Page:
Joe wikert

Thats the question I kept asking myself as I read a report called The Impact of Ebook Distribution on Print Sales: Analysis of a Natural Experiment by Jeff Hu and Mike Smith. Youll notice that the report was originally written a couple of years ago but I believe the results would be the same today.

Back in 2010 there was some debate about whether a publisher could maximize revenue by delaying the release of an ebook. So just as paperback release follows hardback release the thinking was the ebooks release should come out after the print book so that customers would have to buy the higher-priced print, not the lower-priced ebook.

Thanks to a unique opportunity to work with a publisher who stopped releasing new ebooks for two months in 2010 the authors were able to analyze the sales impact of delayed ebook availability. Their conclusion: Delaying the ebook only works for the best-sellers. As the authors put it:

For popular books, delaying ebook release dates leads to a significant substitution toward print books. In contrast, for niche books, that do not have strong brand awareness among consumers, we find an insignificant substitution toward print books when ebook release dates are delayed. [Further,] the net effect of delayed Kindle releases is an overall loss in sales and, based on the best available data, a net loss in revenue and profit to the publisher.

That makes sense. Im pretty sure if the Harry Potter series was only available on stone tablets they would have sold just as many copies. On the other hand, all those other books out there with either delayed ebook releases or, more importantly, no ebook releases, are leaving money on the table. That last point is the most important takeaway for me.

I scanned the B&N top 100 (print bestsellers) as I wrote this and I saw that every title in the top 20 had a nook edition. Once you get past the top 20 its hit and miss. You find more gaps when you look in certain subject areas. I still come across titles from time to time where theres no ebook edition. There arent very many publishers playing the delay game these days but there are some who are still on the ebook sidelines.

Then you have the authors who insist on a print-only option. OK, you can get away with that if your name is Stephen King. Hes an enormous brand and can use his clout to force readers to print…or at least most of them. I wonder how long it will take for someone to scan Kings Joyland and post it on all the torrent sites. Im not encouraging that, of course, but I do believe that you can reduce piracy if you offer your content at a reasonable price in all the popular formats. Although Kings intent is to provide a reading experience from the old days Im convinced it will only increase piracy of the title and cause him to complain that ebooks and ebook customers are evil.

As a publisher I believe we should make sure that our content is available in every storefront possible, both physical and virtual. Its amazing to me that in 2012 we still see so many books that are only available in print format.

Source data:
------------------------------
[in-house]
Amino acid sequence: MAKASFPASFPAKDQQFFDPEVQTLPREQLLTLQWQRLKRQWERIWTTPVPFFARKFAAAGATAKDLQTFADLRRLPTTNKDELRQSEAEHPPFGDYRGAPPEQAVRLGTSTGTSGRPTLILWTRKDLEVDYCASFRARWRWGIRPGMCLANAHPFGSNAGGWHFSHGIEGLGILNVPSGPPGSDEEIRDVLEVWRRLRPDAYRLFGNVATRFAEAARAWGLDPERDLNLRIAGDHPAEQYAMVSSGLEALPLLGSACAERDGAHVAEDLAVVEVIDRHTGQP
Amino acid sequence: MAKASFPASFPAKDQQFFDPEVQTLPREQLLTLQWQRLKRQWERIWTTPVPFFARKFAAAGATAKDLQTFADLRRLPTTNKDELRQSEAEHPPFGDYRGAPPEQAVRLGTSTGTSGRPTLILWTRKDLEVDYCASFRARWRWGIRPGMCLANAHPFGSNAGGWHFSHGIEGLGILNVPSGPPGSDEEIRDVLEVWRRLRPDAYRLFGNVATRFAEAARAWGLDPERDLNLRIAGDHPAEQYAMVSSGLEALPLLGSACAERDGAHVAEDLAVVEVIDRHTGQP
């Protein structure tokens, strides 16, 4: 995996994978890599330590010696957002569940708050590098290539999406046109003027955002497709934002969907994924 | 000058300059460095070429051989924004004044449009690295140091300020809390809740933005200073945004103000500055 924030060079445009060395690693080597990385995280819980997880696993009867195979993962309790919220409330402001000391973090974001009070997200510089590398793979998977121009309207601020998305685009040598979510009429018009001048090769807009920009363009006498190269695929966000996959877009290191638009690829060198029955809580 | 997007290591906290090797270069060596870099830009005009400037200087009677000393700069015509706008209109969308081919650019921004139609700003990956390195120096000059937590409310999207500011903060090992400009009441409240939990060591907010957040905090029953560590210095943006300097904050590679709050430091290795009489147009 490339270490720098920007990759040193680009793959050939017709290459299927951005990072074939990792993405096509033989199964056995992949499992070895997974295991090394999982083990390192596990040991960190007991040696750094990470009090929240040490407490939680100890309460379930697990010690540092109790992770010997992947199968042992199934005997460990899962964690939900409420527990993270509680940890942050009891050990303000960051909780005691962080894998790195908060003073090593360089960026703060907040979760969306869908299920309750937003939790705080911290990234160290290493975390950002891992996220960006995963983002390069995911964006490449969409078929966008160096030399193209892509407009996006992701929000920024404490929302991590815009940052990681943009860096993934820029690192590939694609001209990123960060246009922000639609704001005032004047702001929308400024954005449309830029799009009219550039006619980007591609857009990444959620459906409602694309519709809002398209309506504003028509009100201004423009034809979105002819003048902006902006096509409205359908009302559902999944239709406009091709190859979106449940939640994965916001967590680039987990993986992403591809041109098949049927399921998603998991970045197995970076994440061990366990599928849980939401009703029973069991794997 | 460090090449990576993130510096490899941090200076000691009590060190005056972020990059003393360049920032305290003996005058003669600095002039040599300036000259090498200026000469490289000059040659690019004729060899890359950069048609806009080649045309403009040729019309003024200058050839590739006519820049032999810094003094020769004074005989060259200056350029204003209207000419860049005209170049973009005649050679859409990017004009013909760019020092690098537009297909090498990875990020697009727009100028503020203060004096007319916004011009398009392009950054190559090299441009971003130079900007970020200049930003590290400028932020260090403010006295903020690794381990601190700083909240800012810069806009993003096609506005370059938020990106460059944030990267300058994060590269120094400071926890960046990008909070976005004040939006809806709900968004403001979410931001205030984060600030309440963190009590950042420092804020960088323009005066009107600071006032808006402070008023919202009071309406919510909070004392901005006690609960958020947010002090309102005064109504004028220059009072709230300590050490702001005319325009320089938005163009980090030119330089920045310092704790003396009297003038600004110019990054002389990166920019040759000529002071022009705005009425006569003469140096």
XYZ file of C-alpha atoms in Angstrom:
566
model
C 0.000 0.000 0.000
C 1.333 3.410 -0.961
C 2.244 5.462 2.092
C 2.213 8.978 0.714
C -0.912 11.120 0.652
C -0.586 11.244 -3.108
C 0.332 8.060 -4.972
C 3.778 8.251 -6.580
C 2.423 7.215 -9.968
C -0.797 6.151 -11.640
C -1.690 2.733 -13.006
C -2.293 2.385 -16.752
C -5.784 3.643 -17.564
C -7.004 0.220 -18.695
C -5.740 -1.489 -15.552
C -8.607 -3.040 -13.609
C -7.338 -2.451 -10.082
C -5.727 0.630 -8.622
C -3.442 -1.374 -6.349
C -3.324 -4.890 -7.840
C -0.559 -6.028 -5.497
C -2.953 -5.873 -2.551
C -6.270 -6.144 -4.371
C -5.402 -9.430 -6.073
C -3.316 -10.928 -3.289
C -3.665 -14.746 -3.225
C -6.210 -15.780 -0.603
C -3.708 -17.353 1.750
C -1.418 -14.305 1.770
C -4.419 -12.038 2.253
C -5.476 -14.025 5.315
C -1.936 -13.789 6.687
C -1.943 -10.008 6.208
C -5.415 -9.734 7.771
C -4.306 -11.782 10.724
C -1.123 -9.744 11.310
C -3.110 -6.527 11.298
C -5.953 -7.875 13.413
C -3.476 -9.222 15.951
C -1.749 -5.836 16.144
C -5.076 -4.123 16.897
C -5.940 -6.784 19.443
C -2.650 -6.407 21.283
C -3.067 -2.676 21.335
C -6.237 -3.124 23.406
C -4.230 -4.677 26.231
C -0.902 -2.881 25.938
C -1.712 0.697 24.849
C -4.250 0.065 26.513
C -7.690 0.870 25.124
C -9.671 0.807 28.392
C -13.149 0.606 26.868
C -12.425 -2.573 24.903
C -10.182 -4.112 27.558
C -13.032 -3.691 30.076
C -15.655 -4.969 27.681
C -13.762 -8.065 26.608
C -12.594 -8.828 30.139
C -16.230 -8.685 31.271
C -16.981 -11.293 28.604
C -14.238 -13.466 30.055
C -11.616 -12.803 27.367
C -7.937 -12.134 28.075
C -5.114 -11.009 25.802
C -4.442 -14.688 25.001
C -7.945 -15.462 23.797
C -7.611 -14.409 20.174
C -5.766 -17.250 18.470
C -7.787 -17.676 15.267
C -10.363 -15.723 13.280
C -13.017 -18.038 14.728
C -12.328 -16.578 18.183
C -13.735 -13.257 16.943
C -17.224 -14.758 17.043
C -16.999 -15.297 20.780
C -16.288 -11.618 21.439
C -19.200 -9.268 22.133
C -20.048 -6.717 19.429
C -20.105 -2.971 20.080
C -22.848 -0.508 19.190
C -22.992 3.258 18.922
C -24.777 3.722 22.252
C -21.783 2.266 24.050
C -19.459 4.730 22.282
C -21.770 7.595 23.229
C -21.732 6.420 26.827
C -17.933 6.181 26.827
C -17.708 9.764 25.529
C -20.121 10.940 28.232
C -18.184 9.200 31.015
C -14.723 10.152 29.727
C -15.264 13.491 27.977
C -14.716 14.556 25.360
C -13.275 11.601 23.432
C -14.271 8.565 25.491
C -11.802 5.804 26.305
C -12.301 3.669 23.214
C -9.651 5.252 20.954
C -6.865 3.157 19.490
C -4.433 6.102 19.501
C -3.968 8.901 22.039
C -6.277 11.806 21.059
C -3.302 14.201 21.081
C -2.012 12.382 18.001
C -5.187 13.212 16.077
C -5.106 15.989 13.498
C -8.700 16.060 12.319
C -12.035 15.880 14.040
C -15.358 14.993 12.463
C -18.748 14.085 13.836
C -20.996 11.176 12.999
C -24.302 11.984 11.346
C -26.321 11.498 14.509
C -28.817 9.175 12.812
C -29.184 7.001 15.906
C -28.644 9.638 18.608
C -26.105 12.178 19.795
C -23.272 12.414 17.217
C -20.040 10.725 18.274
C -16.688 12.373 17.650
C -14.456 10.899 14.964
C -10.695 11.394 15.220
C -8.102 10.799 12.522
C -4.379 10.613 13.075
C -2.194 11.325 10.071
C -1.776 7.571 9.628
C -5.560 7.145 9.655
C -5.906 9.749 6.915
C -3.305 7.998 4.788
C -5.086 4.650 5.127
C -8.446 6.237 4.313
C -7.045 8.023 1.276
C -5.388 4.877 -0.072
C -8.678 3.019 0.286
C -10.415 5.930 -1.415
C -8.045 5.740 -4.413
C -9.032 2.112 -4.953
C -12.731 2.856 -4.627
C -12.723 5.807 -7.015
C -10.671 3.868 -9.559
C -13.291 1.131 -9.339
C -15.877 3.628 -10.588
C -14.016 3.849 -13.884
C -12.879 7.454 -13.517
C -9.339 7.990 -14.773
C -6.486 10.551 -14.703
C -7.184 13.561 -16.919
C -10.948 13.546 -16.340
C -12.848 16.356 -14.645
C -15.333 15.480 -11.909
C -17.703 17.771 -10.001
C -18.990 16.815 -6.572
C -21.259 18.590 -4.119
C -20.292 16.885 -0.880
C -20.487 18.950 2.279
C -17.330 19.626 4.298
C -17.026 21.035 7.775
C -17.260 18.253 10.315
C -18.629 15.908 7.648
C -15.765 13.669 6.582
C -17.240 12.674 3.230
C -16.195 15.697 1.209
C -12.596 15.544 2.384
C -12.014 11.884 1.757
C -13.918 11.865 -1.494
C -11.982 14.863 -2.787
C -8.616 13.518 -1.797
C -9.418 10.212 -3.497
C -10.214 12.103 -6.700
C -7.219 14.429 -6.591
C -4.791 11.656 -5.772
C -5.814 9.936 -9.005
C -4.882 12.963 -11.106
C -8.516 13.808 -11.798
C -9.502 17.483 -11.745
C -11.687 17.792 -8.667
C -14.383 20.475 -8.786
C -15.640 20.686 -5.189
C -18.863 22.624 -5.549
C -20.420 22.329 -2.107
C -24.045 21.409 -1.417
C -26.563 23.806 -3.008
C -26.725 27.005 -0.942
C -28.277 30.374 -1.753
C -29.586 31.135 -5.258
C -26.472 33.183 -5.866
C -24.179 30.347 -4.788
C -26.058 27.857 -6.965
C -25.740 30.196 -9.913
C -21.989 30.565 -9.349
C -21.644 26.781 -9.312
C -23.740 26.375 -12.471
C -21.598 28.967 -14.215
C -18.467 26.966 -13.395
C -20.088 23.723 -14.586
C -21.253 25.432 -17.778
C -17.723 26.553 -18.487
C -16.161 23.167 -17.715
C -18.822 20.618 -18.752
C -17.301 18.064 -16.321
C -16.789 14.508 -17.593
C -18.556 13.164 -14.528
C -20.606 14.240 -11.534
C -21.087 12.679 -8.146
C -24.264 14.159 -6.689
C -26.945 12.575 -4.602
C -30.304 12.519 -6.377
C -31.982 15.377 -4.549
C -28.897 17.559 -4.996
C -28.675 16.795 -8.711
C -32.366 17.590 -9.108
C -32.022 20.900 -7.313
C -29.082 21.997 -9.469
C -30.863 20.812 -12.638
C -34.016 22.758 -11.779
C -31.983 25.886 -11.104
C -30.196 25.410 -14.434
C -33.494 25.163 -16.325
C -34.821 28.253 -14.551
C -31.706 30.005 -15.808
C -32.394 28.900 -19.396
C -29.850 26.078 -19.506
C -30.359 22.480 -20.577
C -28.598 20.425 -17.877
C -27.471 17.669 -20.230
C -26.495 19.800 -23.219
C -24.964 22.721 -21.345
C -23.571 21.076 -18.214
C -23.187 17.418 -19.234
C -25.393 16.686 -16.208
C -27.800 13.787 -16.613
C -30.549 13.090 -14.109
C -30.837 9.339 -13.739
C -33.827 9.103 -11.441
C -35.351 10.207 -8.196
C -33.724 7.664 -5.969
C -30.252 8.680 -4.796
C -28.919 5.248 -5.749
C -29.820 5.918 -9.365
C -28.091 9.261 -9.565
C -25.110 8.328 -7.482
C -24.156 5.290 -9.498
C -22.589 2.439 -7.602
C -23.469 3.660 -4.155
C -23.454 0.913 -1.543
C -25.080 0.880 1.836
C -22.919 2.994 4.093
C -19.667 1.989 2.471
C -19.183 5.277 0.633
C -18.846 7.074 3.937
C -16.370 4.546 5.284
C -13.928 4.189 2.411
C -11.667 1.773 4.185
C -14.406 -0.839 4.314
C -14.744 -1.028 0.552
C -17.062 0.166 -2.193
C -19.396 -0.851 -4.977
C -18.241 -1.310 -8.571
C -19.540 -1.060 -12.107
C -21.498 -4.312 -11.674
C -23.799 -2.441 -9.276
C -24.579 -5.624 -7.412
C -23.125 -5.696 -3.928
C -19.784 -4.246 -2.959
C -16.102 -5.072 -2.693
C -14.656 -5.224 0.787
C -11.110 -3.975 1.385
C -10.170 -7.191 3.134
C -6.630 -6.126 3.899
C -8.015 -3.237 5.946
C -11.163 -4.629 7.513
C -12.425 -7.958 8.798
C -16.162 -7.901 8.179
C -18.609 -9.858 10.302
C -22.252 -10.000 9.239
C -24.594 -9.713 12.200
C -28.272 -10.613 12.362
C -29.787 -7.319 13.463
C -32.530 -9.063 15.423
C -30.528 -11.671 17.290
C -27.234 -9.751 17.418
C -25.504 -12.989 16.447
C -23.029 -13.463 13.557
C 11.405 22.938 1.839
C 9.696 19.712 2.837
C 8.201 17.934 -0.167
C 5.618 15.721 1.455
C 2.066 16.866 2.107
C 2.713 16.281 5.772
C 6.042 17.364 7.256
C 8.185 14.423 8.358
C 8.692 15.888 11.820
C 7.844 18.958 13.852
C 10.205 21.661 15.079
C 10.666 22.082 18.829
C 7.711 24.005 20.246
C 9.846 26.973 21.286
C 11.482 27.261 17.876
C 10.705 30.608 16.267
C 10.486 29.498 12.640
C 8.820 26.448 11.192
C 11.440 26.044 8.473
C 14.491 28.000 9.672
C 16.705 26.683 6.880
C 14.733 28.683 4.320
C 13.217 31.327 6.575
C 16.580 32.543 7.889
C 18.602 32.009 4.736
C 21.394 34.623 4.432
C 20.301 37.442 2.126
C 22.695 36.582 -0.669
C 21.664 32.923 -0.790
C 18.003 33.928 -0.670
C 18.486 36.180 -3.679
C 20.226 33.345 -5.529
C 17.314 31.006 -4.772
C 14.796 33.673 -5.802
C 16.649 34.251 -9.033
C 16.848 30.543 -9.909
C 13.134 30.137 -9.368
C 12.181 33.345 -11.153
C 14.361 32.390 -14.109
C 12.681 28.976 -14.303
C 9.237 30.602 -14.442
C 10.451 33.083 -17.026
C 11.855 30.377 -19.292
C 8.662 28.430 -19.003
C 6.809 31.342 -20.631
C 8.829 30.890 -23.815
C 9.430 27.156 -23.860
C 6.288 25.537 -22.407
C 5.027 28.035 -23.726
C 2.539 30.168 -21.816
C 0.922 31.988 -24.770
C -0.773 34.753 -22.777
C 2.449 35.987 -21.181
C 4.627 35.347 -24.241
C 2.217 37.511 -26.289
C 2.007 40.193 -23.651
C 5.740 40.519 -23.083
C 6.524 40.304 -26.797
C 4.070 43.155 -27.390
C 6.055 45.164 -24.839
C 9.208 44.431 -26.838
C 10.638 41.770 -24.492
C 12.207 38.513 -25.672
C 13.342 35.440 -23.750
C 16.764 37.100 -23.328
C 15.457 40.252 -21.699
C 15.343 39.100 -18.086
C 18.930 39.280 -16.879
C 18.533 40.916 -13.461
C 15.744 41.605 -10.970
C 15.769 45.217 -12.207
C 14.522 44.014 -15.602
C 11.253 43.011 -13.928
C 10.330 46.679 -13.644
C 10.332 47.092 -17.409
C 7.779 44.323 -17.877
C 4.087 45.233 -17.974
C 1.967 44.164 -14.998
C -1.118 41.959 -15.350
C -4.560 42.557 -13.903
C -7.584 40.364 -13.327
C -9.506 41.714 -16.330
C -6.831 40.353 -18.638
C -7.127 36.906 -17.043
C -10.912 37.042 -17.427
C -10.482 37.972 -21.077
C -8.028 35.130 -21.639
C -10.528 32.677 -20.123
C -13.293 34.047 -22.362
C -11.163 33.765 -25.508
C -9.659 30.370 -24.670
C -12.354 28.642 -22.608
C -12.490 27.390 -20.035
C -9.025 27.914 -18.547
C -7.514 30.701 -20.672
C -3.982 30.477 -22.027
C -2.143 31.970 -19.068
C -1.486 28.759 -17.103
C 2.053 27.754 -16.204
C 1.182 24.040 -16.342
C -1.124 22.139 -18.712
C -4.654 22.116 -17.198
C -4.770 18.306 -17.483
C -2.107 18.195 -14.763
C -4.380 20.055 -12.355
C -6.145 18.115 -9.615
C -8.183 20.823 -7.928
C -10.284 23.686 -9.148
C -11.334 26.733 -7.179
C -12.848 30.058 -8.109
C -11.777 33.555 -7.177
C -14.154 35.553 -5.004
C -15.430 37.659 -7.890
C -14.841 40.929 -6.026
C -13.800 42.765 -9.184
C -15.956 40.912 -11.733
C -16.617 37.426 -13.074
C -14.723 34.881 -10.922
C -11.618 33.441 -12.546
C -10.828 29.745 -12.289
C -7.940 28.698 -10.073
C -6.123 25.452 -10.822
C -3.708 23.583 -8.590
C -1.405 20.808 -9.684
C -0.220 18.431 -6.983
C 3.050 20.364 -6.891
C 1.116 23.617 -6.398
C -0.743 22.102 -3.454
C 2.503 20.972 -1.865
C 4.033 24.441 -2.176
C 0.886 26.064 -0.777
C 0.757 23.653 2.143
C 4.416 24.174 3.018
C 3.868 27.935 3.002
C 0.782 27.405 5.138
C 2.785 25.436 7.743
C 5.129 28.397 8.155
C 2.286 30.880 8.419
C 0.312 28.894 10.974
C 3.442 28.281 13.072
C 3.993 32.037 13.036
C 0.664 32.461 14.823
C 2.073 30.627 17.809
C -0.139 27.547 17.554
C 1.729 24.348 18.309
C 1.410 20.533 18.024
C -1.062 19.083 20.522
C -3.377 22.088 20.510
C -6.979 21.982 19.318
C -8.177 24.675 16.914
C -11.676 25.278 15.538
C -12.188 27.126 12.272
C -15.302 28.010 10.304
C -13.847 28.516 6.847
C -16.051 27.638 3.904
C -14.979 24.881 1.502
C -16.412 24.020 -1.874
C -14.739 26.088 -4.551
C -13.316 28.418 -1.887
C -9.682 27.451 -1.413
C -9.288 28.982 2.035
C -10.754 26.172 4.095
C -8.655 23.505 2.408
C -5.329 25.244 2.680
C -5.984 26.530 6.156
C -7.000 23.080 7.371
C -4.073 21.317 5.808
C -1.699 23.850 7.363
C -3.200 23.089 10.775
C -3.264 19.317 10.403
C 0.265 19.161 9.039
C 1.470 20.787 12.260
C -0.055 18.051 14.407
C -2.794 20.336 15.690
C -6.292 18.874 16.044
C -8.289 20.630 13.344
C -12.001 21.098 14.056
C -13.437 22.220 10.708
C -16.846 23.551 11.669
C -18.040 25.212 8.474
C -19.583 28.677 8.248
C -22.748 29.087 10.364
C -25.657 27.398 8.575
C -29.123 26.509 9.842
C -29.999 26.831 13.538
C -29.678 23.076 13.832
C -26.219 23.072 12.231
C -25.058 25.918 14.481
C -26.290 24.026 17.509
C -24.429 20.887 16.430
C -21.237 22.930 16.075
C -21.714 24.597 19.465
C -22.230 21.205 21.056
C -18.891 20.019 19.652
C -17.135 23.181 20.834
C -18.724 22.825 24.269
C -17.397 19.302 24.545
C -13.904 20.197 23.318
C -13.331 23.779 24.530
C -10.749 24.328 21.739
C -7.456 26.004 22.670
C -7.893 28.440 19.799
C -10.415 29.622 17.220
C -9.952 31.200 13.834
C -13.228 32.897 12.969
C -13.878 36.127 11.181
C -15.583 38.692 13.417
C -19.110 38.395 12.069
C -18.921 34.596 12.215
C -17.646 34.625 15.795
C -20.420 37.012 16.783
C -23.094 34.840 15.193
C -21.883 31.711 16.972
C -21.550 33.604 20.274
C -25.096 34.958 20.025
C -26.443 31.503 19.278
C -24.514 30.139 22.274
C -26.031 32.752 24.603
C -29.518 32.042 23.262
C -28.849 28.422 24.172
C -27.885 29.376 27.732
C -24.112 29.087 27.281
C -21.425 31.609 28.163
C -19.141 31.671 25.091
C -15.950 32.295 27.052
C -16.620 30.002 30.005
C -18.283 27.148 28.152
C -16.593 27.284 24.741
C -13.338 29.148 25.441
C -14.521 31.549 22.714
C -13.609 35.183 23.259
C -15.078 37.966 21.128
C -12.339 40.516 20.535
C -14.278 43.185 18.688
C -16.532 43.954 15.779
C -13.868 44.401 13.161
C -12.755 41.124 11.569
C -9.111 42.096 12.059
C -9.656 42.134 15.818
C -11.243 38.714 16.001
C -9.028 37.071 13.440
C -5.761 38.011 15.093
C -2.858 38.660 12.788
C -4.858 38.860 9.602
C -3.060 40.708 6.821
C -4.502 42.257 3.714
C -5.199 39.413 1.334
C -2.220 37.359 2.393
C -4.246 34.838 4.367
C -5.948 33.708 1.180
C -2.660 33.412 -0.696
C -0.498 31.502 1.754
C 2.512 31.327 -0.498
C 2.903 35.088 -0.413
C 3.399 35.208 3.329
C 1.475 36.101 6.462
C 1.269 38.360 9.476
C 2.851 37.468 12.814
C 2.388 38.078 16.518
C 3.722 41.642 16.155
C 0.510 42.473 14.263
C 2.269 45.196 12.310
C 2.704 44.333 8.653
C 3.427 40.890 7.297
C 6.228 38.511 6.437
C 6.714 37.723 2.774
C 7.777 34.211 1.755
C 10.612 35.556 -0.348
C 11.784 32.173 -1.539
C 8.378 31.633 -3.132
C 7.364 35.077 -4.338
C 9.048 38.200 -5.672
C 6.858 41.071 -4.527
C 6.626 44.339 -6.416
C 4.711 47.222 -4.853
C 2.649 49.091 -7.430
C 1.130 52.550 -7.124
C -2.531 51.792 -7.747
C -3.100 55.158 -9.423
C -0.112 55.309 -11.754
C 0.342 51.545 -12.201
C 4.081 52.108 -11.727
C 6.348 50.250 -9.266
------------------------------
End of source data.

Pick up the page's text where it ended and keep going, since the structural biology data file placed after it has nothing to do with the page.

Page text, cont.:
(Via Joe Wikert’s Publishing 2020 Blog.)


  1. What drove me absolutely crazy when the publishers were trying to delay ebook releases is that I never knew when an eBook would be available, or if it would be released as an eBook at all. So, I would hold out and not buy a new release book that I wanted to read, hoping that an electronic version would be released. After a month or two, I would give up and buy the paper book (unless I could borrow a copy at the library earlier.) Sometimes an eBook version would be released a week after I bought the paper copy. This made me angry at the publisher.

    It was the uncertainty that was annoying to me, not so much the delay. I was already willing to accept, and was used to accepting, a 1 year delay between the hard cover and the paperback release dates for a new release title.

    I could have lived with a consistent windowing policy, but no-one ever tried that. By a ‘consistent policy’ I mean a commitment from the publisher that “we *will* release an eBook version of *every one* of our new release titles *exactly* 120 days after that title is released as a physical book.”

    Now, of course, the cat is out of the bag. I am now used to getting the eBook at the same time as the first paper book release. Any attempt to start delaying eBooks now would be doomed to failure.


  2. I agree with the comment they made in the article. If the book is not available in a format or price point that suits me, I’ll just wishlist it and read other stuff. Often, by the time it IS available, I have either read it for free at the library or lost interest altogether. What publishers need to understand, imho, is that there is more competition out there these days. Their one book is not the only item of media consumption that’s on my radar. Ya snooze, ya lose, as they say 🙂

The TeleRead community values your civil and thoughtful comments. We use a cache, so expect a delay. Problems? E-mail